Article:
Urbanisation and hydrology

The actual patterns of flooding in Chennai, Mumbai and Houston, however, were due to several human-induced activities: rampant increase in built-up area across natural drainage channels, the diversion or damming of rivers upstream leading to sediment transport and siltation, coastal subsidence and other effects of development.

Any rain that falls on soil or vegetation is mostly absorbed into the earth’s surface. Some of it slowly trickles into shallow or deep protected aquifers that make up what we call groundwater. The rest usually flows downhill along surface or subsurface stream channels. The spread of infrastructure such as roads, highways, buildings, residential complexes, tiled or asphalt-covered land obstructs rainwater from percolating into the soil. Often there are further barriers that block movement of water and increase flooding.

In many parts of the world, construction in cities or in urbanising areas does not take into consideration the existing topography, surface water bodies, stream flows or other parts of terrestrial ecosystems. In much of India, urban growth over the past few decades has blithely ignored the hydrology of the land. In Chennai, for example, systematic intrusion into the Pallikaranai marsh and other wetlands by housing complexes and commercial buildings, slums along Cooum and Adyar rivers, and large-scale construction along the coast are just examples of the flagrant encroachment of the built environment that obstructs rivulets and absorption of rainwater into the earth.

When it rains heavily, exceeding the capacity of the soil to absorb it and regular stream flows are blocked from proceeding into the sea, these heavily built-up areas get inundated. Satellite images from 15 or more years back show the existence of hundreds of lakes and tanks, and several waterways within the city’s boundaries.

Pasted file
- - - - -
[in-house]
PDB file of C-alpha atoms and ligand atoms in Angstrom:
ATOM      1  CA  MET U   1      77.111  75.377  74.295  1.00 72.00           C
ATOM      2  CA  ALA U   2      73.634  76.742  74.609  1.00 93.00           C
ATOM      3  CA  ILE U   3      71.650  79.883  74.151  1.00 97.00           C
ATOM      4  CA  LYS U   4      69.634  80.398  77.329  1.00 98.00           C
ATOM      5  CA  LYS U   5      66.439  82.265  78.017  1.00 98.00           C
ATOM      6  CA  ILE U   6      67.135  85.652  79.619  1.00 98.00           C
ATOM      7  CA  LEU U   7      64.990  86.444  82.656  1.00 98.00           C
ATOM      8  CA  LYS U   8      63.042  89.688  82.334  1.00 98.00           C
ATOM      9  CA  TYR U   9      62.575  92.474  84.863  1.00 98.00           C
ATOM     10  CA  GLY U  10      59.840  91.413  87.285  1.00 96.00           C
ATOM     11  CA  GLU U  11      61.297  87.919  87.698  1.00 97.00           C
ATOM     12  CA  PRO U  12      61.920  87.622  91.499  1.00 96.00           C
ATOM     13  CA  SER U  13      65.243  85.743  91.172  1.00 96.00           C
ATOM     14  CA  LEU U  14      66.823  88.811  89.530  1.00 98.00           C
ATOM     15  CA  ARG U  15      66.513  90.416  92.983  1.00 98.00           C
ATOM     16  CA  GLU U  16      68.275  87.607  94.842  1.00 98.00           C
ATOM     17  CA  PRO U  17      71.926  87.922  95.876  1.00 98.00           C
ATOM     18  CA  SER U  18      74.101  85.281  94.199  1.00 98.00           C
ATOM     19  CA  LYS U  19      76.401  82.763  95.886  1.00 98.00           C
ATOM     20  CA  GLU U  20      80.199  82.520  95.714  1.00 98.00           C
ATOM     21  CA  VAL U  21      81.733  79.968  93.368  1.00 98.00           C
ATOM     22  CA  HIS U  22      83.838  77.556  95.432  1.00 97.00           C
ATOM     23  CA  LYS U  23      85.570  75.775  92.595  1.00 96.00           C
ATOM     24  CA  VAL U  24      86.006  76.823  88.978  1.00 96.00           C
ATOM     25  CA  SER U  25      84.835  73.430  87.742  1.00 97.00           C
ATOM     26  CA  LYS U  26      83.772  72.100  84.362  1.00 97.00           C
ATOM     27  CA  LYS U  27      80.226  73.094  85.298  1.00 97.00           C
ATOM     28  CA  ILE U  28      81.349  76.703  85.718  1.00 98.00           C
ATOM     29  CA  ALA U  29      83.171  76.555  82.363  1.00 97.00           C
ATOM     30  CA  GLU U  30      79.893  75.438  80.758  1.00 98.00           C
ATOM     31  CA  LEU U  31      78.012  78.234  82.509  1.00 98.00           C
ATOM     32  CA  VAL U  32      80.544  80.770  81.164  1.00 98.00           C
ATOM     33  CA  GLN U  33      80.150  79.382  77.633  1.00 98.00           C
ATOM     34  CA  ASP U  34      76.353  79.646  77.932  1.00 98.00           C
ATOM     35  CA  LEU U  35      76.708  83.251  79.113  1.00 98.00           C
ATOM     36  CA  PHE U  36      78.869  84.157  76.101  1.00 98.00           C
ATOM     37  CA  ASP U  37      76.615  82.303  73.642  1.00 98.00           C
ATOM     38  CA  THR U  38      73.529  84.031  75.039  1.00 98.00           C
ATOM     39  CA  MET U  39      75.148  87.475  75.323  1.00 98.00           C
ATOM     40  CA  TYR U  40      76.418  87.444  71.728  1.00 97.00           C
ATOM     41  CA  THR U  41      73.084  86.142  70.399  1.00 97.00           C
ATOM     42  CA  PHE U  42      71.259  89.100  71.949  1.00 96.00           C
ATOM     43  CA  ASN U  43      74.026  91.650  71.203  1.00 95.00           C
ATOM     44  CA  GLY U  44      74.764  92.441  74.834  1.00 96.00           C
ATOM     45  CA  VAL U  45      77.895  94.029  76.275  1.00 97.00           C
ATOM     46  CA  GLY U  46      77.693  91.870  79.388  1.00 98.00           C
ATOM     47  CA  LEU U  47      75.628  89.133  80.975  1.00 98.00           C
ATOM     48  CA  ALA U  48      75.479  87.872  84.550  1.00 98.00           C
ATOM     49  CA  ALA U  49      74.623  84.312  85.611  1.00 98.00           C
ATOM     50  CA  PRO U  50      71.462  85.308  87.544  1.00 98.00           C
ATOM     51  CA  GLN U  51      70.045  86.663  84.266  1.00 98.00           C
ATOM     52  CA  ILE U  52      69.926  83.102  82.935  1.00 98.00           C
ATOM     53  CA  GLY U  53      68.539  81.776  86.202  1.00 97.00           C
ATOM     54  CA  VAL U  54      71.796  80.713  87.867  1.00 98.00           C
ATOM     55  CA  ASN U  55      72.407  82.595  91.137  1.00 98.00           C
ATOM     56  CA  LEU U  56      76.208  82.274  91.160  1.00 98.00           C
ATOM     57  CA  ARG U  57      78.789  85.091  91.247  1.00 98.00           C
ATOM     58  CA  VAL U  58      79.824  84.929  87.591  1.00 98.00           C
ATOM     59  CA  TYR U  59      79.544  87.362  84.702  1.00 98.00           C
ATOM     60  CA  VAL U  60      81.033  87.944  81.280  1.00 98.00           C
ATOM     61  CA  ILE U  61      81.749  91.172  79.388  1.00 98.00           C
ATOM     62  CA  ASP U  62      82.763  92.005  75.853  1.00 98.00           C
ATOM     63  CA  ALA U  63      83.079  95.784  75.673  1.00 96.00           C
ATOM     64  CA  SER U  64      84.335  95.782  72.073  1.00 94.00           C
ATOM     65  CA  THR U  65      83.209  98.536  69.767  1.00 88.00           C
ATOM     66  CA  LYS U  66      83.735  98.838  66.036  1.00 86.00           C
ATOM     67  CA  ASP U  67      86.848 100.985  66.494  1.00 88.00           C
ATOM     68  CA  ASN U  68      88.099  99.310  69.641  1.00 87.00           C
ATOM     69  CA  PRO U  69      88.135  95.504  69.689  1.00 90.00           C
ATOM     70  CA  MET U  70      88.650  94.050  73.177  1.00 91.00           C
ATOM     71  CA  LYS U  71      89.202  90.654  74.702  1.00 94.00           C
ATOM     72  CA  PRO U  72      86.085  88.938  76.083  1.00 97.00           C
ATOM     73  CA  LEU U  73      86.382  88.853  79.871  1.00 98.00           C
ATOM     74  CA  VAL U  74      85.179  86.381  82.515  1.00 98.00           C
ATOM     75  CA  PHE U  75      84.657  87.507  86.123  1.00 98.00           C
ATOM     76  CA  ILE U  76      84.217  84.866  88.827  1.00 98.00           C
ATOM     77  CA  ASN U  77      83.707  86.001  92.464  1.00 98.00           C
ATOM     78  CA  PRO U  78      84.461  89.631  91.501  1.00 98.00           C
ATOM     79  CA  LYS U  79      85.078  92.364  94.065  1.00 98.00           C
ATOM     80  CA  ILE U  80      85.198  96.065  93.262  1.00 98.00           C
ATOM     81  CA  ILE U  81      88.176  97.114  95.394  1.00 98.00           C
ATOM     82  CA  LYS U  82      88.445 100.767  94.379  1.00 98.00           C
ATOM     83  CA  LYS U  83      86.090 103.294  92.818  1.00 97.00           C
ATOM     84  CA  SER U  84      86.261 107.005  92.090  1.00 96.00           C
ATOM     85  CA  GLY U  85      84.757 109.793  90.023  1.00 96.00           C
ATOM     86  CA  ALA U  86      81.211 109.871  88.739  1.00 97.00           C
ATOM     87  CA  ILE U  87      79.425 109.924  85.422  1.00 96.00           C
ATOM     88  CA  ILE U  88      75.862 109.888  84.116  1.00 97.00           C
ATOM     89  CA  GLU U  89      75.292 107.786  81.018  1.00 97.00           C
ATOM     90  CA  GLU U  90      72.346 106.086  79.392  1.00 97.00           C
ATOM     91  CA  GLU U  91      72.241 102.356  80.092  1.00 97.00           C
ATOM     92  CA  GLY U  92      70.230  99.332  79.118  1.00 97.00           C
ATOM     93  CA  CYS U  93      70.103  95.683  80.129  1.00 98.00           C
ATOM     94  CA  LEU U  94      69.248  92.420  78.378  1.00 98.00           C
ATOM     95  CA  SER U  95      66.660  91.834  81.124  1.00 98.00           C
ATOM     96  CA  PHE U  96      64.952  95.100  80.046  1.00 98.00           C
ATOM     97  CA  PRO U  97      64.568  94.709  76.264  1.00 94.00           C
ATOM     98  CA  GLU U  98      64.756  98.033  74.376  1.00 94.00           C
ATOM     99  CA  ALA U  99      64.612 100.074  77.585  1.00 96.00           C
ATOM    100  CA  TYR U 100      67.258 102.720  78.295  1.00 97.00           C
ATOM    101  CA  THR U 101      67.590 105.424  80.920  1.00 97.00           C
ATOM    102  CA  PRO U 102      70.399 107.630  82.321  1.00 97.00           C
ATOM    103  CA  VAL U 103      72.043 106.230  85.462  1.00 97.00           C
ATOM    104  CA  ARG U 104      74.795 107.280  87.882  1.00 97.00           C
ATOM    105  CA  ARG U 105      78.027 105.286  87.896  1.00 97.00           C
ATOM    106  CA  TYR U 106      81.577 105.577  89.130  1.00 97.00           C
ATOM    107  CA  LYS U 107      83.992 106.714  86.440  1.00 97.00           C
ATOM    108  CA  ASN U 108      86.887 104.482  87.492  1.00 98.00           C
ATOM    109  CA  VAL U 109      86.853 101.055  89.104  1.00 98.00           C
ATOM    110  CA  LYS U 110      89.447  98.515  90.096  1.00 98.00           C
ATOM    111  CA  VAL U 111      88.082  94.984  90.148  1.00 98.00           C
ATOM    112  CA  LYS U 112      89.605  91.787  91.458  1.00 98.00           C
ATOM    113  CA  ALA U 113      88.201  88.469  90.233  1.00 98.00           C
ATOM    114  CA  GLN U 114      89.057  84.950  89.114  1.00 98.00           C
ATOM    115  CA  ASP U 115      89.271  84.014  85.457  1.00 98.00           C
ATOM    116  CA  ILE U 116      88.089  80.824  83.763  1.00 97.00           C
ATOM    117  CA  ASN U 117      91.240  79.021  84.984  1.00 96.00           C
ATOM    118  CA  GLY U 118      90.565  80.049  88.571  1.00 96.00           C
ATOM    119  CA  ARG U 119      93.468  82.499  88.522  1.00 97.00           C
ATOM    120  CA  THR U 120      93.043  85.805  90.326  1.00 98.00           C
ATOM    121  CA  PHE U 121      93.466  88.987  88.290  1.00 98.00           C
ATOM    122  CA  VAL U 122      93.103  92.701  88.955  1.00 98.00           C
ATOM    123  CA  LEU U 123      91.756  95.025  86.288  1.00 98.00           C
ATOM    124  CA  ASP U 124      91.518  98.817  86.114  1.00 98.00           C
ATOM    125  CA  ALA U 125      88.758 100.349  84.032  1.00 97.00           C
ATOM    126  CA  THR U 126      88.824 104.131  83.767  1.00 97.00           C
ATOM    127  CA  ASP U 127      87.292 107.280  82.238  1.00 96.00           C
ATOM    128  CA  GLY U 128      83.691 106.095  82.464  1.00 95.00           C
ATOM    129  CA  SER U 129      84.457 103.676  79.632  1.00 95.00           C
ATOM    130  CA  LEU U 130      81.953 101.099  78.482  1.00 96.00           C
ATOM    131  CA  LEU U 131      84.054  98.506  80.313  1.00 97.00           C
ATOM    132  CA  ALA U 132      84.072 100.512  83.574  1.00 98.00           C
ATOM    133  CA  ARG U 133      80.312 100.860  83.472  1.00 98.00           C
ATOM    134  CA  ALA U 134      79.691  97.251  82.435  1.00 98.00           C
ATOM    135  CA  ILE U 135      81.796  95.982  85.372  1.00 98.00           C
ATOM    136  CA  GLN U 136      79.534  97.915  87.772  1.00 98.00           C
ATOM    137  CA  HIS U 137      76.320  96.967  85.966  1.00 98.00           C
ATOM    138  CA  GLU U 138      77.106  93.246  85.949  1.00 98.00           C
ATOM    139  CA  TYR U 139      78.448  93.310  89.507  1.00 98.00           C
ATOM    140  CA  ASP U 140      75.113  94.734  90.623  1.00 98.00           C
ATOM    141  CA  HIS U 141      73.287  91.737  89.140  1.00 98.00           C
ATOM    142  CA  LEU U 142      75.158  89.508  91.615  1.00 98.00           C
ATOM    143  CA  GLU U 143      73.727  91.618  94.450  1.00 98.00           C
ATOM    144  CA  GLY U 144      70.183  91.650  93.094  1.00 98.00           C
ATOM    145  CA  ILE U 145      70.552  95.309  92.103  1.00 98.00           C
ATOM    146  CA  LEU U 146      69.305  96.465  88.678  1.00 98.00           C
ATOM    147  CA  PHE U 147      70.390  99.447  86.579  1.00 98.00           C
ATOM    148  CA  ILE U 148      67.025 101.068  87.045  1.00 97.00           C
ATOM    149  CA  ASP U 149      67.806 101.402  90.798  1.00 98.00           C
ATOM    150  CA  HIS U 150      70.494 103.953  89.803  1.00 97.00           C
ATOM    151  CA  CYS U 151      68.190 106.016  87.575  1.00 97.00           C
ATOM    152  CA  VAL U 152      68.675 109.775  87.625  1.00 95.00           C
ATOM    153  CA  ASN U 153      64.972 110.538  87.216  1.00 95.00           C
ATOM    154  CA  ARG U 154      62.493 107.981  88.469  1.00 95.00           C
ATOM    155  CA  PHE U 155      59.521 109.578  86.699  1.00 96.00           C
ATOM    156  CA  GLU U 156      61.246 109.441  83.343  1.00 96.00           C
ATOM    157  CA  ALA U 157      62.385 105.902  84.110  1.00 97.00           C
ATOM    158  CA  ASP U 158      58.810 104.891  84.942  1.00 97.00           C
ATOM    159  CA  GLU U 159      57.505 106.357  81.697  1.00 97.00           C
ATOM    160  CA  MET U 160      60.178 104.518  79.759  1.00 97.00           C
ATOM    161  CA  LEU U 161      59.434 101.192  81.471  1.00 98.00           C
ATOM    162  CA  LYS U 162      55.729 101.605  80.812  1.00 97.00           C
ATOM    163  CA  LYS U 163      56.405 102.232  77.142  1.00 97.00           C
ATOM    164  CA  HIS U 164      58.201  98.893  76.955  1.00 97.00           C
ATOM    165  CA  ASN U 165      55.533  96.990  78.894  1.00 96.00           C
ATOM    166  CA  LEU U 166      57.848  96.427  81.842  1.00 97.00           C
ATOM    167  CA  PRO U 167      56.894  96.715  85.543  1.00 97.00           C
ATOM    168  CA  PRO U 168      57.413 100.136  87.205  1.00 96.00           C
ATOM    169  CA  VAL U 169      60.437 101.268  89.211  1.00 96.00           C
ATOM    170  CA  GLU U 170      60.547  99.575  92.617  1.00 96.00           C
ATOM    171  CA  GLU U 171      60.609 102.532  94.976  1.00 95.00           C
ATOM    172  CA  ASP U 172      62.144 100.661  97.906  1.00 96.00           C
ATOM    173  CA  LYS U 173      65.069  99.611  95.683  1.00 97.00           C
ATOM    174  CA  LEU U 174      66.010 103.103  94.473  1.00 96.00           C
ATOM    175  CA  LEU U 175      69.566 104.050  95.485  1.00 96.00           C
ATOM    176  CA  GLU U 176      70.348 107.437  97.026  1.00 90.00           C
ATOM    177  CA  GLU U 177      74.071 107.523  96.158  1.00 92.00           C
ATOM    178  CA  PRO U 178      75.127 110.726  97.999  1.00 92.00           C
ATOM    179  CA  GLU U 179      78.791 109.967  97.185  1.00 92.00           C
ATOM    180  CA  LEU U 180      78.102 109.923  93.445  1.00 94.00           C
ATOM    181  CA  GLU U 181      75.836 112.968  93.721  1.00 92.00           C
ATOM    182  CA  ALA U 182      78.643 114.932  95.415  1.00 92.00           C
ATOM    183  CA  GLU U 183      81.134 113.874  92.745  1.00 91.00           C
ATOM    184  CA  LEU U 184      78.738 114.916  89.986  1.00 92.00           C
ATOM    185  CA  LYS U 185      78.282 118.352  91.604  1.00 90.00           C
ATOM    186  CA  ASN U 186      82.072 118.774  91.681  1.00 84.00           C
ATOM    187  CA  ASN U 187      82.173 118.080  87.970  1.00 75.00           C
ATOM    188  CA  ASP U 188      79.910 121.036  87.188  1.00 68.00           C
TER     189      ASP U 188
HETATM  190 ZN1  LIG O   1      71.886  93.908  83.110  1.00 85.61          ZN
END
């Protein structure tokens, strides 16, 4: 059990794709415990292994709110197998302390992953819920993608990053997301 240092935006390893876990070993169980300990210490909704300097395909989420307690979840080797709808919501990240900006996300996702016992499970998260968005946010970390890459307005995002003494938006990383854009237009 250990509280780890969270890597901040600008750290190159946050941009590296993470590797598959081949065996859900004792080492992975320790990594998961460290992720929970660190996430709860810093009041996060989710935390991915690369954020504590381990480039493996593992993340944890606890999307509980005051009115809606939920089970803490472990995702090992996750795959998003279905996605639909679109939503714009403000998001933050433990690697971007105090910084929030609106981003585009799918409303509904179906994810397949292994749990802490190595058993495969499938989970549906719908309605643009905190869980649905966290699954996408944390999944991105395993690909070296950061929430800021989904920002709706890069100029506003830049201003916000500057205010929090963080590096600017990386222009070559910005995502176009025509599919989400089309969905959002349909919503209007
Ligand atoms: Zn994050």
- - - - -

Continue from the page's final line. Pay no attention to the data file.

For decades, urbanisation has ignored ecological principles associated with water bodies, vegetation, biodiversity and topography. These are not ‘environmental’ issues to be disregarded or attended to only after we have attained ‘growth’. Rather, they are part and parcel of and integral to how we live and whether we prosper.

What is to be done?

Development needs to be climate-smart, but also avoid social and institutional challenges such as moral hazard. If investments are made in places where severe impacts are likely, the government will end up bailing out those engaging in such risky activities. If the built environment and structures of financing and housing are ‘locked-in’ or get firmed up with regard to institutional arrangements, these can lead to further complications.

Still, construction on existing lake beds and other waterbodies needs to be removed or redesigned to allow flood drainage along natural water channels. As the frequency of extreme weather events increases around the world, losses in rich countries are higher in terms of GDP, but in terms of the number of people at risk, it is the poor countries that suffer the most. Those who are the most vulnerable and the poorest end up bearing the brunt of the burdens of climate change and mal-development, which together operate to worsen impacts.

Sujatha Byravan is a scientist who researches science and technology policy